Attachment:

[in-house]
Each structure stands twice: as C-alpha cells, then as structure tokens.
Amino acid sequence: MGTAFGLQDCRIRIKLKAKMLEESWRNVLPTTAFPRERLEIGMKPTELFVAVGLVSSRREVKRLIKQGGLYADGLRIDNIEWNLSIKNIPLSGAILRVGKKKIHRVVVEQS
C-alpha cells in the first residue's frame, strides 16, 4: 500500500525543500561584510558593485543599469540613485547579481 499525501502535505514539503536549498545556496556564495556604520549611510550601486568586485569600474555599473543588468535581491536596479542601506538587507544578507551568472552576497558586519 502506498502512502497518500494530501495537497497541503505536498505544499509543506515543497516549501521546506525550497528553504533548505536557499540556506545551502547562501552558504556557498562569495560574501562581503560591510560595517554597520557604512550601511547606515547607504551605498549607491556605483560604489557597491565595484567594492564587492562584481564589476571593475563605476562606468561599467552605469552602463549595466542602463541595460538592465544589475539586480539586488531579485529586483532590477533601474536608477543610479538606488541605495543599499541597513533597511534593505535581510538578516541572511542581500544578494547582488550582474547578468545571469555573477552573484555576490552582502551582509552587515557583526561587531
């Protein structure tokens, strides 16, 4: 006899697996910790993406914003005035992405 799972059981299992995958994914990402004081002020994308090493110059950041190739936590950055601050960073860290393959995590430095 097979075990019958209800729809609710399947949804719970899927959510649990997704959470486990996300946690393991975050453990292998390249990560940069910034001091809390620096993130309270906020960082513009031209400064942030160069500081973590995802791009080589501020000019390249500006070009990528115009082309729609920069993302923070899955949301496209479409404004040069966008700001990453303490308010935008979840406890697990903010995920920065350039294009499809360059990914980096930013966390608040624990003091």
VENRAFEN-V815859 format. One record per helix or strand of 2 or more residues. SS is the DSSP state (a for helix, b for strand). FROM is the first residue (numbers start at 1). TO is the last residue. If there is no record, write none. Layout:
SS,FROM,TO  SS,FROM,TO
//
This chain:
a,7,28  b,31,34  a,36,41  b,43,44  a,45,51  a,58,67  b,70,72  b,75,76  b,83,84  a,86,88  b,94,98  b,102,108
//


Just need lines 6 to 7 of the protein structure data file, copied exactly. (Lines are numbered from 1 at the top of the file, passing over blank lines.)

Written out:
VENRAFEN-V815859 format. One record per helix or strand of 2 or more residues. SS is the DSSP state (a for helix, b for strand). FROM is the first residue (numbers start at 1). TO is the last residue. If there is no record, write none. Layout:
SS,FROM,TO  SS,FROM,TO